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The Gilded Chamber

Despite the U.S. Chamber of Commerce’s claims to represent 3 million businesses, just 64 donors anonymously funded more than half of its $179.4 million in 2012 revenues, according to a new Public Citizen report, “The Gilded Chamber: Despite Claims of Representing Millions of Businesses, the U.S. Chamber of Commerce Gets Most of Its Money From Just 64 Donors.”

Among the eye-popping numbers, the average contribution to the U.S. Chamber was $111,254, with the top 43 entities combining to donate $80.4 million. The smallest 781 donors together gave about two-thirds of the $12.2 million given by the largest two donors. The Chamber had 1,523 donations for $179.4 million, while its affiliated Institute for Legal Reform (ILR) had 96 donations for $43.6 million – an average of $454,110 each.

These numbers create as many questions as they answer. Who gave $7.2 million to the U.S. Chamber, and what did they get out of it? What do 548 entities giving between $5,000 and $10,000 to the Chamber get when other corporations are giving much more? What does the Chamber do when their interests conflict? Is $10,000, the most commonly given amount, the cost of membership? If so, does that negate the Chamber’s claim to “[represent] the interests of more than 3 million businesses,” as it claims on its website?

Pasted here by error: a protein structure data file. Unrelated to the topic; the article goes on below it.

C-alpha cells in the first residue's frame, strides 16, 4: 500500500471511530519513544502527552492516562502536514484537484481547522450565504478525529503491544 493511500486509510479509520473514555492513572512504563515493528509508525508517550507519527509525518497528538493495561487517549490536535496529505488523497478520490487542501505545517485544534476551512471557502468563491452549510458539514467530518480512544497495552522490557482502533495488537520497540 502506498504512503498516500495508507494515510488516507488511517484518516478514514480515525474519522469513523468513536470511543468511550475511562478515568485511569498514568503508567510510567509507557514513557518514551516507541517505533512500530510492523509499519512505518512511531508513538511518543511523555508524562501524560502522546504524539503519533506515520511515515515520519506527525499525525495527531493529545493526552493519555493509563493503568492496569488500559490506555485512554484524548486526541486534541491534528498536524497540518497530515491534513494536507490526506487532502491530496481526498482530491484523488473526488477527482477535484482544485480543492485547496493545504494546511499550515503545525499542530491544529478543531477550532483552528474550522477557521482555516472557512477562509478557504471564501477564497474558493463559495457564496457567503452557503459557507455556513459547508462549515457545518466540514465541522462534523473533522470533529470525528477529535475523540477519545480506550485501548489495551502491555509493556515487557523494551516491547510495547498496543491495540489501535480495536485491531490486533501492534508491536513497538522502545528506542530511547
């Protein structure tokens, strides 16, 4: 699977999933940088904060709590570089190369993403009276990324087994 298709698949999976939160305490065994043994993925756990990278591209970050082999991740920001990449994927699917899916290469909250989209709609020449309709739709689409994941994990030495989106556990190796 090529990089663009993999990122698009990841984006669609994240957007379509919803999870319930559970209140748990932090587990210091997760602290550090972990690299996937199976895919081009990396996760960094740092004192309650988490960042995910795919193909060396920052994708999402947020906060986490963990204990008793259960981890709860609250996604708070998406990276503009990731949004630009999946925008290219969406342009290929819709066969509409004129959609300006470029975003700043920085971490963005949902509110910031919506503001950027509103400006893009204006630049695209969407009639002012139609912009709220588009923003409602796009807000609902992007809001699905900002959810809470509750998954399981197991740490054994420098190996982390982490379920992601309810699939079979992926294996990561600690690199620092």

What is it about the ILR’s agenda that makes it even more of a magnet for the very wealthiest donors than the U.S. Chamber itself?

One thing is clear: The funding profiles of the U.S. Chamber of Commerce and its Institute for Legal Reform demonstrate that their existence relies on those who can write the largest checks. The extent to which they are supported by the most powerful corporations is different, as the Chamber does have a range of donation sizes, including nominal input from smaller businesses. But the biggest checks at the Chamber still come from a relatively small group of entities. Where the largest companies have interests that conflict with those of the smaller companies, it seems clear who wins in the workings of the Chamber.

Americans’ voices are drowned out by the access the U.S. Chamber and ILR – mostly backed by what must be millionaires and billionaires – have to the federal government and state governments around the country.

About 1,600 entities are financing the largest corporate lobbying group and the ILR. In 2012 more than half of the U.S. Chamber’s and ILR’s money came from 64 supporters and 21 supporters respectively, who were able and willing to collectively donate about $121 million in one year – which speaks volumes about the two groups’ influences.

Sam Jewler is the communications officer for Public Citizen’s Chamber Watch program.